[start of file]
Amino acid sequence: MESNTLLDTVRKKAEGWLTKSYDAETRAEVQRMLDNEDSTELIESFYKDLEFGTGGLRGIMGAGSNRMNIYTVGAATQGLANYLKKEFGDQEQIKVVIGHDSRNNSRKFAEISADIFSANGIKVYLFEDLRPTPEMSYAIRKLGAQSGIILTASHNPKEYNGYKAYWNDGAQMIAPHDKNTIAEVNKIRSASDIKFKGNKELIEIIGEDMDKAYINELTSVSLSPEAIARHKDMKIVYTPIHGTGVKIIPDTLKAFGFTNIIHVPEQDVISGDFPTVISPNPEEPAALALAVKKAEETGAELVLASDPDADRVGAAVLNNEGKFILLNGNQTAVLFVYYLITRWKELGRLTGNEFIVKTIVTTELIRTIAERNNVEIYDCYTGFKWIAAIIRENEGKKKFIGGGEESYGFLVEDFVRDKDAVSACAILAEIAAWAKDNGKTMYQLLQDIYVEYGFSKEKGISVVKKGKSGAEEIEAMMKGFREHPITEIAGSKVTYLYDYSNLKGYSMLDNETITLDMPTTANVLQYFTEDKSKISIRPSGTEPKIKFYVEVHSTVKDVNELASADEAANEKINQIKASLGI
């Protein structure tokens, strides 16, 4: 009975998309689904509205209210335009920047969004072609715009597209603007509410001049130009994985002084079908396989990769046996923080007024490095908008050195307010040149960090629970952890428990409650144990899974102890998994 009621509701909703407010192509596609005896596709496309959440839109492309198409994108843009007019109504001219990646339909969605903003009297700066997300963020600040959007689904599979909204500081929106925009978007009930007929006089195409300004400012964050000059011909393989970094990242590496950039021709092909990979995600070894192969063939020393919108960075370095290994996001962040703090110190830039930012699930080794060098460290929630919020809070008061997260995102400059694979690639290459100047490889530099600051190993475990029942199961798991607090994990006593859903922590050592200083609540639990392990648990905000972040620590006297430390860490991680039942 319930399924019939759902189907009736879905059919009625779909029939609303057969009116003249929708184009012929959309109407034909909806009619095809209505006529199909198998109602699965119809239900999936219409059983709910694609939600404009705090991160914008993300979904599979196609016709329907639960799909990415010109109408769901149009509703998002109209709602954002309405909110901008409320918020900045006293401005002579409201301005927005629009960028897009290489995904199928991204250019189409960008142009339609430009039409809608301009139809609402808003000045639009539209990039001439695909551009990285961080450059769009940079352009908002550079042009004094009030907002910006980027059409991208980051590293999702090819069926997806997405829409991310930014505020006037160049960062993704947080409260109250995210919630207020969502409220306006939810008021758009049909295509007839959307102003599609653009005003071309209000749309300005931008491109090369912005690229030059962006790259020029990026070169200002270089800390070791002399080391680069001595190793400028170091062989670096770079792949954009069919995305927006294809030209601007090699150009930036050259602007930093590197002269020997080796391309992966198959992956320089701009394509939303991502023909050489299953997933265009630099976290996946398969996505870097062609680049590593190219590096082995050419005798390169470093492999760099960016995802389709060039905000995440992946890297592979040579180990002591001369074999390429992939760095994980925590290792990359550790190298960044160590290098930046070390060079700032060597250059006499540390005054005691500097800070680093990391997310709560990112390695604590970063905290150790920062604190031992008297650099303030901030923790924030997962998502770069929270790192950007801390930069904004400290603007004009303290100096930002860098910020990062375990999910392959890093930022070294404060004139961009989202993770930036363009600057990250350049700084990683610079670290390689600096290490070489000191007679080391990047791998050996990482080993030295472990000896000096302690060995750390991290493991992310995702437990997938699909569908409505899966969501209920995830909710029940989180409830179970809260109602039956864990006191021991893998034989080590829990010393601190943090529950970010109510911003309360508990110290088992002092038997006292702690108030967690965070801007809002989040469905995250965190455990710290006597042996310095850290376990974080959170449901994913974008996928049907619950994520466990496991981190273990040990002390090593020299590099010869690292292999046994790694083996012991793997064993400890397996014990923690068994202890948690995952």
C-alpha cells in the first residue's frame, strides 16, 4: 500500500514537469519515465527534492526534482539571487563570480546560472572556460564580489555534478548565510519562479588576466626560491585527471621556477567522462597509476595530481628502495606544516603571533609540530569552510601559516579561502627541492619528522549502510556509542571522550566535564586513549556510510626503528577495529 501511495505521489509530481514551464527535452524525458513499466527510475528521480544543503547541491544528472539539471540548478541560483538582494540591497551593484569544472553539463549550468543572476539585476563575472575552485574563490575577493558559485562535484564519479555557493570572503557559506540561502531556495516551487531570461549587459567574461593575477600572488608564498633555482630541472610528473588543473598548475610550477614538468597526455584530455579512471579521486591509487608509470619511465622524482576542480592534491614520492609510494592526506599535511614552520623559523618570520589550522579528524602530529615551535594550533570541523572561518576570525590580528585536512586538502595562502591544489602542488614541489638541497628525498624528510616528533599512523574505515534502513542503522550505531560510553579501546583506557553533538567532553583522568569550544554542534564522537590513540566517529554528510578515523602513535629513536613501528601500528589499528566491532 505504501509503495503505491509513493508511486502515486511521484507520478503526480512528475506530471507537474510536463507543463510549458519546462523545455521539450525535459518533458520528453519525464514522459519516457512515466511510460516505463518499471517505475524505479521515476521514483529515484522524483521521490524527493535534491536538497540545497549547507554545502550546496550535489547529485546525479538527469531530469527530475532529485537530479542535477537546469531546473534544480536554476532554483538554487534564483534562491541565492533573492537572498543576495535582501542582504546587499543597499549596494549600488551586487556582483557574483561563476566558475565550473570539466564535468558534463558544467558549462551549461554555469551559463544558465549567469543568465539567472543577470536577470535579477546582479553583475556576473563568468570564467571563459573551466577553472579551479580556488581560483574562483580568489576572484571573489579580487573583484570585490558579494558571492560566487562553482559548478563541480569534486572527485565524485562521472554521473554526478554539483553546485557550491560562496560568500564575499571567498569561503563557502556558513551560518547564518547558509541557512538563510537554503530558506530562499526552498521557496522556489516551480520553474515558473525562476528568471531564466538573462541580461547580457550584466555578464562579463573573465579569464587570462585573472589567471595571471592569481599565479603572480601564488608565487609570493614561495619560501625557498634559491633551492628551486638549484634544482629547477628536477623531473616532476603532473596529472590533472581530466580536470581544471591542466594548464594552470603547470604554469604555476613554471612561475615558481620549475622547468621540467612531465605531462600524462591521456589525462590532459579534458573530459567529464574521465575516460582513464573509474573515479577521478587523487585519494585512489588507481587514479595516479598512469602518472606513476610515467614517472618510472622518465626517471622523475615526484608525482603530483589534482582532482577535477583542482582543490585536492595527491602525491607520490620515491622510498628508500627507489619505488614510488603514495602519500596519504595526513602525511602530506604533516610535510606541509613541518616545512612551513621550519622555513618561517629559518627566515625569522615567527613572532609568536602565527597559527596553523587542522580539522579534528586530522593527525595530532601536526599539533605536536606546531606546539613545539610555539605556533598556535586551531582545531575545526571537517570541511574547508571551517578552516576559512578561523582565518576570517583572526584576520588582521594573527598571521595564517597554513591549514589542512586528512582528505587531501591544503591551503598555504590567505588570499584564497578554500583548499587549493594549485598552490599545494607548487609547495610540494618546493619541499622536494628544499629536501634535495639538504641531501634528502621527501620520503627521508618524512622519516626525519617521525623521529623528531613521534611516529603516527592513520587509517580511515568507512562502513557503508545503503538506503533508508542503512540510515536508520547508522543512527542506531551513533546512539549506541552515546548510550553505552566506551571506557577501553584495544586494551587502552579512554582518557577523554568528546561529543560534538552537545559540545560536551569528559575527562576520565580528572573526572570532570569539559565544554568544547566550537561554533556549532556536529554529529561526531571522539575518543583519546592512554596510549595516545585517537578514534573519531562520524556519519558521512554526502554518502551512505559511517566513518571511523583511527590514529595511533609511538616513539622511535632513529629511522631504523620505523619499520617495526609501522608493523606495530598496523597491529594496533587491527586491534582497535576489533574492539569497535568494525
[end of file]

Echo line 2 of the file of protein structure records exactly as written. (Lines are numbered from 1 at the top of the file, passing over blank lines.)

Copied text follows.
């Protein structure tokens, strides 16, 4: 009975998309689904509205209210335009920047969004072609715009597209603007509410001049130009994985002084079908396989990769046996923080007024490095908008050195307010040149960090629970952890428990409650144990899974102890998994 009621509701909703407010192509596609005896596709496309959440839109492309198409994108843009007019109504001219990646339909969605903003009297700066997300963020600040959007689904599979909204500081929106925009978007009930007929006089195409300004400012964050000059011909393989970094990242590496950039021709092909990979995600070894192969063939020393919108960075370095290994996001962040703090110190830039930012699930080794060098460290929630919020809070008061997260995102400059694979690639290459100047490889530099600051190993475990029942199961798991607090994990006593859903922590050592200083609540639990392990648990905000972040620590006297430390860490991680039942 319930399924019939759902189907009736879905059919009625779909029939609303057969009116003249929708184009012929959309109407034909909806009619095809209505006529199909198998109602699965119809239900999936219409059983709910694609939600404009705090991160914008993300979904599979196609016709329907639960799909990415010109109408769901149009509703998002109209709602954002309405909110901008409320918020900045006293401005002579409201301005927005629009960028897009290489995904199928991204250019189409960008142009339609430009039409809608301009139809609402808003000045639009539209990039001439695909551009990285961080450059769009940079352009908002550079042009004094009030907002910006980027059409991208980051590293999702090819069926997806997405829409991310930014505020006037160049960062993704947080409260109250995210919630207020969502409220306006939810008021758009049909295509007839959307102003599609653009005003071309209000749309300005931008491109090369912005690229030059962006790259020029990026070169200002270089800390070791002399080391680069001595190793400028170091062989670096770079792949954009069919995305927006294809030209601007090699150009930036050259602007930093590197002269020997080796391309992966198959992956320089701009394509939303991502023909050489299953997933265009630099976290996946398969996505870097062609680049590593190219590096082995050419005798390169470093492999760099960016995802389709060039905000995440992946890297592979040579180990002591001369074999390429992939760095994980925590290792990359550790190298960044160590290098930046070390060079700032060597250059006499540390005054005691500097800070680093990391997310709560990112390695604590970063905290150790920062604190031992008297650099303030901030923790924030997962998502770069929270790192950007801390930069904004400290603007004009303290100096930002860098910020990062375990999910392959890093930022070294404060004139961009989202993770930036363009600057990250350049700084990683610079670290390689600096290490070489000191007679080391990047791998050996990482080993030295472990000896000096302690060995750390991290493991992310995702437990997938699909569908409505899966969501209920995830909710029940989180409830179970809260109602039956864990006191021991893998034989080590829990010393601190943090529950970010109510911003309360508990110290088992002092038997006292702690108030967690965070801007809002989040469905995250965190455990710290006597042996310095850290376990974080959170449901994913974008996928049907619950994520466990496991981190273990040990002390090593020299590099010869690292292999046994790694083996012991793997064993400890397996014990923690068994202890948690995952």